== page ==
• Another technology, Warranty Management Solutions (WMS) facilitates handling by management of warranty related data but provides no feedback to modify production. Quality Control testing products before product release provide no feedback mechanism back to production and design facilities.
  • Therefore, there is a need for a solution that overcomes the deficiencies of the prior art.
  • SUMMARY OF THE INVENTION
  • Briefly, according to an embodiment of the invention, a computer-implemented method of optimizing a design of a product in a mass manufacturing process includes steps of: collecting error data relating to a product; classifying the error data into categories of errors to provide classifier error data; analyzing relationships among the classified error data; producing an analysis report; and recommending modifications to an end user for the design of the product.
  • Another embodiment of the invention optimizes production of a product in a mass manufacturing process and includes steps of: collecting error data relating to the product after manufacturing a subsystem of the product; classifying the error data into categories of errors to provide classified error part data; analyzing relationships among the classified error part data; producing an analysis report; and recommending modifications to an end user for the process of making the subsystem if a subsystem error is found.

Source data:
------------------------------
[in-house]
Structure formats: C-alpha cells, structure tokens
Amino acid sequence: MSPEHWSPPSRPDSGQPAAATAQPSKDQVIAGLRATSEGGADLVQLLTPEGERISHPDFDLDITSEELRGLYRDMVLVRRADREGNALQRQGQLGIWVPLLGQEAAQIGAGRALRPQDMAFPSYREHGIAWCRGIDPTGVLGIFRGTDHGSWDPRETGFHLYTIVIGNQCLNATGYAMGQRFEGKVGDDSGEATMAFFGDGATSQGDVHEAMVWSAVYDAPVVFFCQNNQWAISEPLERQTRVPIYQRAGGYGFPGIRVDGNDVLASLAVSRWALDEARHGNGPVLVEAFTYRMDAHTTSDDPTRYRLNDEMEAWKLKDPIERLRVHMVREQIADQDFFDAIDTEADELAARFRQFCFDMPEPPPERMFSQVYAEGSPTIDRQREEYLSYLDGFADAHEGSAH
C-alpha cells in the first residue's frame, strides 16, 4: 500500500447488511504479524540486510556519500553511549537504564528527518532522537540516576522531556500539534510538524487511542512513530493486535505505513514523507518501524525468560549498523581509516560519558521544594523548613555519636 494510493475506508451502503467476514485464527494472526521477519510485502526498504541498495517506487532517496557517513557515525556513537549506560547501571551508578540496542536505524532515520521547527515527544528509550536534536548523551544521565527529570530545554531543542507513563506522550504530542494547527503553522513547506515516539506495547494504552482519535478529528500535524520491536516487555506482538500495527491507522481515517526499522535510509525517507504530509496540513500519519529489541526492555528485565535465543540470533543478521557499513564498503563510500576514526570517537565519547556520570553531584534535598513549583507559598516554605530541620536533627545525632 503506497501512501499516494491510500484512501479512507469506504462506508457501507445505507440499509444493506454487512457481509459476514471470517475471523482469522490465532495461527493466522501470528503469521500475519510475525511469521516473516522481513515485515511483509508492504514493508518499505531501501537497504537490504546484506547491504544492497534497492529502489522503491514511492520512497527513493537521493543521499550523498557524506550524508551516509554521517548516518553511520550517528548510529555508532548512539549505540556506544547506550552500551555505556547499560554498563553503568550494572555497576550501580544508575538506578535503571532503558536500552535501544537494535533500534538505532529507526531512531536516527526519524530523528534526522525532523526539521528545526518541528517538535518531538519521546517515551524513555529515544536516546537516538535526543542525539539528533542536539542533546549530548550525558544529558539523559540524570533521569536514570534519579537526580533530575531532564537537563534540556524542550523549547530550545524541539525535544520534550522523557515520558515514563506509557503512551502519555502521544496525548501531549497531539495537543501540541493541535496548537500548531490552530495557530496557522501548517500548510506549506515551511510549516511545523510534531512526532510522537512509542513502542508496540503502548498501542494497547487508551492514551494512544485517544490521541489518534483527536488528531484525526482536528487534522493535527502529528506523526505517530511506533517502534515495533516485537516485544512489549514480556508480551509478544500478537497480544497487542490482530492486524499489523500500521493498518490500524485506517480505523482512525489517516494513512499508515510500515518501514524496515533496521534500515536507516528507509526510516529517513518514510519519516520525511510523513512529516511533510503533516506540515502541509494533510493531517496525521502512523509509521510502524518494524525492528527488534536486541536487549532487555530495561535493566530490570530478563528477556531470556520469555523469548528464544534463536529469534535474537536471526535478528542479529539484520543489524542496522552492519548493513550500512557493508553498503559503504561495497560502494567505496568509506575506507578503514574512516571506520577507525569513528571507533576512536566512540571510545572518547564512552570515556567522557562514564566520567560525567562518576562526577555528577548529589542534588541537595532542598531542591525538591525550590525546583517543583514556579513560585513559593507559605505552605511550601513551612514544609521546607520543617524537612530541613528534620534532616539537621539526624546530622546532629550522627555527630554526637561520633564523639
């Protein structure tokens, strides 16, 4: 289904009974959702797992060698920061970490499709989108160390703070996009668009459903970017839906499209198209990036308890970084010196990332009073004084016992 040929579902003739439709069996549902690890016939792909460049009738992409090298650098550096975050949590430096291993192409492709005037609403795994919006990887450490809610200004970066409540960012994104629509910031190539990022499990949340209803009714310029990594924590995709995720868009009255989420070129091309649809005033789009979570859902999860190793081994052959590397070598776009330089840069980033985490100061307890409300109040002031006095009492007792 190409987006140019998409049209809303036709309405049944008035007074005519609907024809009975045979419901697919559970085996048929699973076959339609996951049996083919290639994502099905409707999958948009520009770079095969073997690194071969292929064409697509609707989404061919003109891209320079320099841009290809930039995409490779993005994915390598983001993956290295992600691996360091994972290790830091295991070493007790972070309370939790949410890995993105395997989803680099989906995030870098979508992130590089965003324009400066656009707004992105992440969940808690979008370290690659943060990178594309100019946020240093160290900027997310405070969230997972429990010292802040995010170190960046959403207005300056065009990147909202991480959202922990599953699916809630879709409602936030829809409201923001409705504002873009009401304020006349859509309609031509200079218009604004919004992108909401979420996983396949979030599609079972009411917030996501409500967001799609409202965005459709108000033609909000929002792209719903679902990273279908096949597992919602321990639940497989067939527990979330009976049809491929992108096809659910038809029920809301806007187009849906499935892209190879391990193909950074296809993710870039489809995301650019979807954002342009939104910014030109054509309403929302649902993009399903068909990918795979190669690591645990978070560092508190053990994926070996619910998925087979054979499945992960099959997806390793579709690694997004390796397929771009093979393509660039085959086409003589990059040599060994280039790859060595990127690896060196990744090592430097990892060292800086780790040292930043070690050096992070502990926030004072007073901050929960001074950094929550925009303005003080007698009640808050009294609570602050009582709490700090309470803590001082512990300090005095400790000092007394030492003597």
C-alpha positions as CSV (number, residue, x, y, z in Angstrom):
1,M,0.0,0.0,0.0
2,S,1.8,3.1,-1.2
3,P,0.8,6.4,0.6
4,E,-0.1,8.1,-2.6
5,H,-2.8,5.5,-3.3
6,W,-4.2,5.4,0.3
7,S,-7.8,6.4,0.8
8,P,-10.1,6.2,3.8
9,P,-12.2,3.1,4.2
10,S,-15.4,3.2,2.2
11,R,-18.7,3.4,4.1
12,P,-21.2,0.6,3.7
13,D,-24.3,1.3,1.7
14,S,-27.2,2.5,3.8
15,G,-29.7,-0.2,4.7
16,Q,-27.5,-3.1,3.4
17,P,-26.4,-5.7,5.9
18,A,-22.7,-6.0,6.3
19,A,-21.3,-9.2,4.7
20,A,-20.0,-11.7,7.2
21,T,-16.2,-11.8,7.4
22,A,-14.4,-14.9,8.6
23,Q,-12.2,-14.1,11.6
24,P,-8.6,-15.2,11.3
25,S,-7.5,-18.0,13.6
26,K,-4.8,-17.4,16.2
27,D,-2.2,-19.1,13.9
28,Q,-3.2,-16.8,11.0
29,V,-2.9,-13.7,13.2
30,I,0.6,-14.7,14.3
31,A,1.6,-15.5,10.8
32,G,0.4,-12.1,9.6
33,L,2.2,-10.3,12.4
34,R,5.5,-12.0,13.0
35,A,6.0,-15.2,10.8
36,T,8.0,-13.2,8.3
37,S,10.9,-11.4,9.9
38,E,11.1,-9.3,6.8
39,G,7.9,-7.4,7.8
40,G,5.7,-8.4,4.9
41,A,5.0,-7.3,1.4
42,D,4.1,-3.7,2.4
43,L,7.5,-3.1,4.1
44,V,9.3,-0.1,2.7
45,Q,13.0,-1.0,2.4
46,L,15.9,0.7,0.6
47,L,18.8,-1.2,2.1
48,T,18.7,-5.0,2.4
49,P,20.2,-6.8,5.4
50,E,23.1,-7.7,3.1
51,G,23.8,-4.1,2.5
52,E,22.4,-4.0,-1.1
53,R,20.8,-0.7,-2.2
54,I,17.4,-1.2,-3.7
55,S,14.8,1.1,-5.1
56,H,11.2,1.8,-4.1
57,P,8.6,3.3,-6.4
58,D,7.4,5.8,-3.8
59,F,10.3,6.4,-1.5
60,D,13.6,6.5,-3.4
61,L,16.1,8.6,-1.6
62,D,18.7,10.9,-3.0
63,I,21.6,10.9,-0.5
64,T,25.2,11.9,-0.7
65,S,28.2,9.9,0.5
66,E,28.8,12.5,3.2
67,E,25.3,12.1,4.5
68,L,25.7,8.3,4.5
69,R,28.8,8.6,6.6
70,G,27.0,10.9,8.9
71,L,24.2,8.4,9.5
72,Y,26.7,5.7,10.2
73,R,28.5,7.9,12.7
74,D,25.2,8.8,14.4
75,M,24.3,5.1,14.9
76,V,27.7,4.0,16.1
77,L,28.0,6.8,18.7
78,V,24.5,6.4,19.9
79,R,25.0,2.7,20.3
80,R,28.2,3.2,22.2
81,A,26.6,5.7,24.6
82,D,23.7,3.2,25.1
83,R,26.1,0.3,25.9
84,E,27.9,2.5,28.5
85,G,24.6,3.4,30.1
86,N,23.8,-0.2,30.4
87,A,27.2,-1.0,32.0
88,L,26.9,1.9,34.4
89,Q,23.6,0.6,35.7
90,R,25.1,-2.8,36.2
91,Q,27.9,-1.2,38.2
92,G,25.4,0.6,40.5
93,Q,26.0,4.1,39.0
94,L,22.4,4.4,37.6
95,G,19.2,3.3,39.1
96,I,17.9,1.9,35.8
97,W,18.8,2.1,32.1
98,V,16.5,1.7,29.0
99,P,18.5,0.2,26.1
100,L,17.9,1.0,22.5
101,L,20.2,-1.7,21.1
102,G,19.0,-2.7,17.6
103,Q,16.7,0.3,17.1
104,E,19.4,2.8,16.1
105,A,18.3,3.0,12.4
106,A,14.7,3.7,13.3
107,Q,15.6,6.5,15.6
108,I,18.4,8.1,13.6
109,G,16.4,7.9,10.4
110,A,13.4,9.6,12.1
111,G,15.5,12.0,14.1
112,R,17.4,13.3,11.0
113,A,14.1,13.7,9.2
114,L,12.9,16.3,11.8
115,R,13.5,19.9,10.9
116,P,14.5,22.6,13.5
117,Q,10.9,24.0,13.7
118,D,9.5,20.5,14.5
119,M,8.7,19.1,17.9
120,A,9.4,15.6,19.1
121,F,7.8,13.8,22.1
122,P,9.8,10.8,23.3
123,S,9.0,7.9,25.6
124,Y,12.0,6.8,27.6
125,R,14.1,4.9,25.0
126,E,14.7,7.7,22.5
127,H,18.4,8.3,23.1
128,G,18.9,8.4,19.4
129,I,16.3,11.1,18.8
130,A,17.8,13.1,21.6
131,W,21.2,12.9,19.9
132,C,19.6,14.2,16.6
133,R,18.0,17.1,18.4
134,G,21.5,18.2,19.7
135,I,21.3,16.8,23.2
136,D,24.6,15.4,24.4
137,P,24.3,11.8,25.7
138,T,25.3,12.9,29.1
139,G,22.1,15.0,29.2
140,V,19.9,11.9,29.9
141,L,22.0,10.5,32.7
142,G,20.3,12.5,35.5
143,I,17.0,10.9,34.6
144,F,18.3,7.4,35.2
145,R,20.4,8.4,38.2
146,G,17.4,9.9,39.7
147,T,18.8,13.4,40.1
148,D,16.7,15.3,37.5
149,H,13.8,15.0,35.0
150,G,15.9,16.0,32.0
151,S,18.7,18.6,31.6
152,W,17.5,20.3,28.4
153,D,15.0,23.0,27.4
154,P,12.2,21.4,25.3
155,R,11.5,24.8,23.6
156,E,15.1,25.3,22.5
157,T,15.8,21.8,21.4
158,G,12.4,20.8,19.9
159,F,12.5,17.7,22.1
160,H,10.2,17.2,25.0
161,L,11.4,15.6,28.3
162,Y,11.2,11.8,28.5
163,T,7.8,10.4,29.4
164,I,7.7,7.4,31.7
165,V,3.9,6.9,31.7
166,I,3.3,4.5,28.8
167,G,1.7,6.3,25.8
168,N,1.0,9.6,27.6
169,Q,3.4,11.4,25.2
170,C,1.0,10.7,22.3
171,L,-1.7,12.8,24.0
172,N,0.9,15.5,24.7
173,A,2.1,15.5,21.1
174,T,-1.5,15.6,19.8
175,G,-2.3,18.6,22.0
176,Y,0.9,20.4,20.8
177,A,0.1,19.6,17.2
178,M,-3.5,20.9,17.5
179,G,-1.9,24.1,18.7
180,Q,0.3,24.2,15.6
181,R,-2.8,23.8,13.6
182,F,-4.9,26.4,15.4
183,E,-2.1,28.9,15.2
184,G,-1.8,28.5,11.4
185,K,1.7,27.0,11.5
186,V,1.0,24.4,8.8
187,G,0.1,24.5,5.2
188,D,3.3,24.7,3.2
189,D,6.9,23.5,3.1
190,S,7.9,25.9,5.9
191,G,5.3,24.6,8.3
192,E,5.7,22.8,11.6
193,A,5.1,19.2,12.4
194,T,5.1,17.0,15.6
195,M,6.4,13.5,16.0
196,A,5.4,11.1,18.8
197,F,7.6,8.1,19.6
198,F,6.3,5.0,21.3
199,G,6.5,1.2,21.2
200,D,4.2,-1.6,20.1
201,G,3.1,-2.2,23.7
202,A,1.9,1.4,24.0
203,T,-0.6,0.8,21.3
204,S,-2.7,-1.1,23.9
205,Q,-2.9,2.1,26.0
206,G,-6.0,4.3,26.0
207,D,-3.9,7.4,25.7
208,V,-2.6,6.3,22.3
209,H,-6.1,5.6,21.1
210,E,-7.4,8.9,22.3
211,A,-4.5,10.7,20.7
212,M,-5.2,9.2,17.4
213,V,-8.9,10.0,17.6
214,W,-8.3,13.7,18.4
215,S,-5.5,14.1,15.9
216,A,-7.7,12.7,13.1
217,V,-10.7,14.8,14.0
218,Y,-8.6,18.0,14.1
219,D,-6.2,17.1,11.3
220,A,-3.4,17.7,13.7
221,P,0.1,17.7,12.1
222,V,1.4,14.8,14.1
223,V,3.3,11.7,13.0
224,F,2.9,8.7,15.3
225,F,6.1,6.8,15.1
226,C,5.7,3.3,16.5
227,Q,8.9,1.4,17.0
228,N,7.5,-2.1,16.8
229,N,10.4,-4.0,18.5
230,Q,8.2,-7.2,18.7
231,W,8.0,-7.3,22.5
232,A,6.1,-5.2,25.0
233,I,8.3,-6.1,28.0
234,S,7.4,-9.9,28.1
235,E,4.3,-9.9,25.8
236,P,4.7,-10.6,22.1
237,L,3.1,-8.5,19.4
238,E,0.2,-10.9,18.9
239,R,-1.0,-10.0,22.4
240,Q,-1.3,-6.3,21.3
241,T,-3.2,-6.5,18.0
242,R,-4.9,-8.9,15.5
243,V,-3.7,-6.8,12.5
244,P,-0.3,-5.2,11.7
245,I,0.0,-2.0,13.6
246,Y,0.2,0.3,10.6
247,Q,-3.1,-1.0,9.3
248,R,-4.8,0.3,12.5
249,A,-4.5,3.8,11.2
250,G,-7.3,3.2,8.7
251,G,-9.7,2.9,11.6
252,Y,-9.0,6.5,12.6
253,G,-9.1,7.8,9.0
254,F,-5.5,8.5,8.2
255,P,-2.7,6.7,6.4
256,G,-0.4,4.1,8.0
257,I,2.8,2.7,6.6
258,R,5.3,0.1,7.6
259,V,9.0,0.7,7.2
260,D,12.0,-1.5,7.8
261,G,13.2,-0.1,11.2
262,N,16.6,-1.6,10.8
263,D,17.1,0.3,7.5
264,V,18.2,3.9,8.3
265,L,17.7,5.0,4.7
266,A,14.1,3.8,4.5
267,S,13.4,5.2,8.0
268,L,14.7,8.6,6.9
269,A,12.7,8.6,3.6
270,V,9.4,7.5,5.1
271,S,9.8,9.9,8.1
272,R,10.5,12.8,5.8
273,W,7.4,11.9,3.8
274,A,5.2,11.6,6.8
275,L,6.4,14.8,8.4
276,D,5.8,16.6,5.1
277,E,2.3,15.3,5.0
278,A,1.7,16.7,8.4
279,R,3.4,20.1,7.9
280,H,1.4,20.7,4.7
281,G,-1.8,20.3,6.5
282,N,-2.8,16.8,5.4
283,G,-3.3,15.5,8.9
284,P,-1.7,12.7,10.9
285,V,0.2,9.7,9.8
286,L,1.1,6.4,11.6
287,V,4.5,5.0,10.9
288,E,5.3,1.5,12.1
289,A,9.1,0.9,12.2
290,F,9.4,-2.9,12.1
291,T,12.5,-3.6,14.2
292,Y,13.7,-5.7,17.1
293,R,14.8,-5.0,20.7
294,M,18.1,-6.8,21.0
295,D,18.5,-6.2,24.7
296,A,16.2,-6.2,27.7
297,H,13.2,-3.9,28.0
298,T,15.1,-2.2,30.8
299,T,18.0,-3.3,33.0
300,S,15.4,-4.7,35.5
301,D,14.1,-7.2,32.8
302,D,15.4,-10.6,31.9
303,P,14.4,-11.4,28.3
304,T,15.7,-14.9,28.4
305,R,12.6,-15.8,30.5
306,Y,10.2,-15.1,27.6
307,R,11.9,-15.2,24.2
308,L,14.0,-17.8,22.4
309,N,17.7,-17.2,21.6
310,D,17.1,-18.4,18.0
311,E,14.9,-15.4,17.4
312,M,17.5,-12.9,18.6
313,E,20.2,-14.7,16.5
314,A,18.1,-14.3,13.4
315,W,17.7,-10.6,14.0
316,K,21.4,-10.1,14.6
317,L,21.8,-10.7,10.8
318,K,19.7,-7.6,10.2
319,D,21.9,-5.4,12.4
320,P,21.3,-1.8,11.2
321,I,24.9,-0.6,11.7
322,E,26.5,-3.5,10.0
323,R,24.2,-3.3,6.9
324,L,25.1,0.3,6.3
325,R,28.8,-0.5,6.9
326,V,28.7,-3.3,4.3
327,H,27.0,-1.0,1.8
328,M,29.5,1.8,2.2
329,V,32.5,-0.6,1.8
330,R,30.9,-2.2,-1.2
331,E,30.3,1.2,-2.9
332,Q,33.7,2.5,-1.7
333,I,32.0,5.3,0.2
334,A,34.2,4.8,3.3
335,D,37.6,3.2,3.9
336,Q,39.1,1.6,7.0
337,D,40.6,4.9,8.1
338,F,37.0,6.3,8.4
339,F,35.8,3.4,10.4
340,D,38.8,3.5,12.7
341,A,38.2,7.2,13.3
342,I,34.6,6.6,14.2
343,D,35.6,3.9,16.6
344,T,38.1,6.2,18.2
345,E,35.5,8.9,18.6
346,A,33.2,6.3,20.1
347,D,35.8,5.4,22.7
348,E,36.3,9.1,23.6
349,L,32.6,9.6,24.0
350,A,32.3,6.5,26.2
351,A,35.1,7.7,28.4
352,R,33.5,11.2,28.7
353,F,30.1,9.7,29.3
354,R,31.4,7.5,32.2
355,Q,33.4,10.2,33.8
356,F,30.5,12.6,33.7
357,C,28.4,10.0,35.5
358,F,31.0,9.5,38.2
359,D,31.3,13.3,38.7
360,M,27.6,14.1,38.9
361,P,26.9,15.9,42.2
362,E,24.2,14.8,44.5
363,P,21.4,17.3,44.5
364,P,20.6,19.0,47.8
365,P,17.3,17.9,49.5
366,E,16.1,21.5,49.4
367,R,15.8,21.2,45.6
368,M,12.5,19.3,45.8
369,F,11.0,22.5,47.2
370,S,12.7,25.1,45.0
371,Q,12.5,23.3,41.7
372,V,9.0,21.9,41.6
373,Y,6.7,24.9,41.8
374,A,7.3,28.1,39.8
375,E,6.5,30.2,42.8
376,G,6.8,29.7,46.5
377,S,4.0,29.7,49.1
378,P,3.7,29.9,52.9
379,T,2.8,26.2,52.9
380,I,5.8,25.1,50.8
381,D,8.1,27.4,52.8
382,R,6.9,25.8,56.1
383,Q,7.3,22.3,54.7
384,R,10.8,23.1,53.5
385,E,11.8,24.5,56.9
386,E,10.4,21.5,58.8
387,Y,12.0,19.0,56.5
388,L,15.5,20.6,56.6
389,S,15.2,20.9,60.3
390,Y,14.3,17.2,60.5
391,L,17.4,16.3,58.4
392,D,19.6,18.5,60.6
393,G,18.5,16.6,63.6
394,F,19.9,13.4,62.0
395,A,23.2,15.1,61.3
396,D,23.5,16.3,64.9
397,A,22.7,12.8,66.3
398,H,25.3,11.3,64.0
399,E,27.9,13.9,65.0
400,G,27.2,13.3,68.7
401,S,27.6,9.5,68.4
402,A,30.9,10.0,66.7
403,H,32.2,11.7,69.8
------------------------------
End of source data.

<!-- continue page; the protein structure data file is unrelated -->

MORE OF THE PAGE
• Further embodiments of the present invention provide a method for optimizing delivery of a product and a method for optimizing the testing process.
  • BRIEF DESCRIPTION OF THE DRAWINGS
  • To describe the foregoing and other exemplary purposes, aspects, and advantages, we use the following detailed description of an exemplary embodiment of the invention with reference to the drawings, in which:
  • FIG. 1 is a simplified illustrative block diagram of a mass-manufactured product handled by a method according to one embodiment of the invention;
  • FIG. 2 is an illustrative flow diagram of the mass manufacturing industry's production, testing, and delivery processes according to one embodiment of the invention;
  • FIG. 3 is an illustrative schematic diagram of a network architecture for one embodiment of the invention;
  • FIG. 4 is an illustrative block diagram of a PSEC Server according to one embodiment of the invention;
  • FIG. 5 is an illustrative flow diagram of the operation of a PSEC Server according to one embodiment of the invention; and